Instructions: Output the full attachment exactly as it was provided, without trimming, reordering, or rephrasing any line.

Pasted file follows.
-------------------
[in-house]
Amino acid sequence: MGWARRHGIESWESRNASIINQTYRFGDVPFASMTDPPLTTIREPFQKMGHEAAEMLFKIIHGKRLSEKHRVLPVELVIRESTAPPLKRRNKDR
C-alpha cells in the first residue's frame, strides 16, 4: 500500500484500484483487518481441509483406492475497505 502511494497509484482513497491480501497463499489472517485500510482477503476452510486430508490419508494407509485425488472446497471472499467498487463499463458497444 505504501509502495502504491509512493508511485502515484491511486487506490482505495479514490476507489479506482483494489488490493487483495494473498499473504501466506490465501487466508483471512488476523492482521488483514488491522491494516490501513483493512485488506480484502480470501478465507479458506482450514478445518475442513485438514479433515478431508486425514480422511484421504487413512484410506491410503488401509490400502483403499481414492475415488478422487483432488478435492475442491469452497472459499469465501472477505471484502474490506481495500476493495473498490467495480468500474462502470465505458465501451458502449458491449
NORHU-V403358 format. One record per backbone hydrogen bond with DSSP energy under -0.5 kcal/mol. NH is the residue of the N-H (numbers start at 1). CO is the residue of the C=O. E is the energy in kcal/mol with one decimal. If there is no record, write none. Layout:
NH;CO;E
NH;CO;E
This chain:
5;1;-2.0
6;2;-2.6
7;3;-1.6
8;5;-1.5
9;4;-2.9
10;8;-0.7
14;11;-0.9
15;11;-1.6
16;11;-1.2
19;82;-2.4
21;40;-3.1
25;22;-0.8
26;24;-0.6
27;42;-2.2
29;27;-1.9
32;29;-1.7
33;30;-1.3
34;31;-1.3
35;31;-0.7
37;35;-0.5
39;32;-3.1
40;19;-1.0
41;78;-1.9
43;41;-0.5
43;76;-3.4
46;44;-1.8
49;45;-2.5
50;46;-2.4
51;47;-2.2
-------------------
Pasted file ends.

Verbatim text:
[in-house]
Amino acid sequence: MGWARRHGIESWESRNASIINQTYRFGDVPFASMTDPPLTTIREPFQKMGHEAAEMLFKIIHGKRLSEKHRVLPVELVIRESTAPPLKRRNKDR
C-alpha cells in the first residue's frame, strides 16, 4: 500500500484500484483487518481441509483406492475497505 502511494497509484482513497491480501497463499489472517485500510482477503476452510486430508490419508494407509485425488472446497471472499467498487463499463458497444 505504501509502495502504491509512493508511485502515484491511486487506490482505495479514490476507489479506482483494489488490493487483495494473498499473504501466506490465501487466508483471512488476523492482521488483514488491522491494516490501513483493512485488506480484502480470501478465507479458506482450514478445518475442513485438514479433515478431508486425514480422511484421504487413512484410506491410503488401509490400502483403499481414492475415488478422487483432488478435492475442491469452497472459499469465501472477505471484502474490506481495500476493495473498490467495480468500474462502470465505458465501451458502449458491449
NORHU-V403358 format. One record per backbone hydrogen bond with DSSP energy under -0.5 kcal/mol. NH is the residue of the N-H (numbers start at 1). CO is the residue of the C=O. E is the energy in kcal/mol with one decimal. If there is no record, write none. Layout:
NH;CO;E
NH;CO;E
This chain:
5;1;-2.0
6;2;-2.6
7;3;-1.6
8;5;-1.5
9;4;-2.9
10;8;-0.7
14;11;-0.9
15;11;-1.6
16;11;-1.2
19;82;-2.4
21;40;-3.1
25;22;-0.8
26;24;-0.6
27;42;-2.2
29;27;-1.9
32;29;-1.7
33;30;-1.3
34;31;-1.3
35;31;-0.7
37;35;-0.5
39;32;-3.1
40;19;-1.0
41;78;-1.9
43;41;-0.5
43;76;-3.4
46;44;-1.8
49;45;-2.5
50;46;-2.4
51;47;-2.2